“We needed to estimate the computational resources to find out how the method would scale, because for us an exponential behavior with the computational resources is not acceptable,” said professor Jaewook Ahn from KAIST. “We found that the number of resources would be large, but that, in principle, solving the factorization problem with our method would scale at least polynomially.”



Manipulating atoms to factorize numbers


The proposed method consists in translating the factorization problem into a graph-based problem. A graph has nodes, representing entities, and edges connecting the nodes, representing the relationship between the entities. To factorize a semiprime, n = p x q, candidates to original primes (p and q) are translated into their binary versions and with them construct graphs representing the binary numbers with nodes, and mathematical operations between them with the edges. To find the solution, the algorithm searches for the largest set of nodes that are not connected by edges, called the Maximum Independent Set (MIS), by gradually bringing the system to the energy ground state.


Among the candidates for adiabatic quantum processing, neutral atoms architectures offer exceptional adaptability for tackling a wide variety of graph-based problems. In these devices, atoms are manipulated using arrays of highly focused lasers to create 2D or 3D arbitrary arrays and a second laser to manipulate the atoms’ electronic states to create qubits. An interesting choice for two qubit states is comprised by a ground state and a Rydberg state, which is a very high electronic energy state. An atom in a Rydberg state physically grows influencing adjacent atoms preventing them from reaching the Rydberg state when they are closer than a certain distance, called the Rydberg blockade distance. The experiment conducted at KAIST leverage from these two main properties of neutral atom quantum technologies to represent graphs, where atoms represent the nodes of the graph and two atoms that are closer than their blockade distance are considered connected by an edge.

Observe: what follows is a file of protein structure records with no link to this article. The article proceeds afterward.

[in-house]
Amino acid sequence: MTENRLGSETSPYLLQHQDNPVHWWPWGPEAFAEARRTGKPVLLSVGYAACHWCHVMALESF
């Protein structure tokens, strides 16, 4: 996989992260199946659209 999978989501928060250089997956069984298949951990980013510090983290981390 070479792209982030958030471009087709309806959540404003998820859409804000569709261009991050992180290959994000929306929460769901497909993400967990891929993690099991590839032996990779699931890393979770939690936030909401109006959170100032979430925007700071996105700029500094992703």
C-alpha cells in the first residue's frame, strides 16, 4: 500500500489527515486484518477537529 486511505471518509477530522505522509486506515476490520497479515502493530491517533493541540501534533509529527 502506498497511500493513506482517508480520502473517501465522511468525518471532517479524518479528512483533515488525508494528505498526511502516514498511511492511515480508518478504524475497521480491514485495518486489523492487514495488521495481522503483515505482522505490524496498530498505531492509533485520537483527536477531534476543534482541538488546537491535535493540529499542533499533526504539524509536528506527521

Creating 3D arrays with neutral atoms to solve graph-based problems


To solve the factorization problem, the team used a hybrid approach where a classical part designs the graph representing the problem and the neutral atoms computer is used to find the solution. With this method, the team successfully factorized the numbers 6 = 2 x 3, 15 = 5x 3, and 35 = 5 x 7 experimentally.


While to factorize the number 6 = 2 x 3, 2Datom arrays were sufficient, the graphs to factorize higher numbers are not always implementable in 2D. Therefore, to address them, the team needed to create3D atomic arrays with the KAIST quantum computer. Being able to create 3D atom arrays in the quantum hardware is crucial, not only for breaking cryptographic codes, but for many other real-world use cases, such as molecular structural-based drug design or air traffic analysis. The team successfully created the 3D qubits arrays to represent the graph problem and solve the associated factorization problem for number 15 = 5 x 3.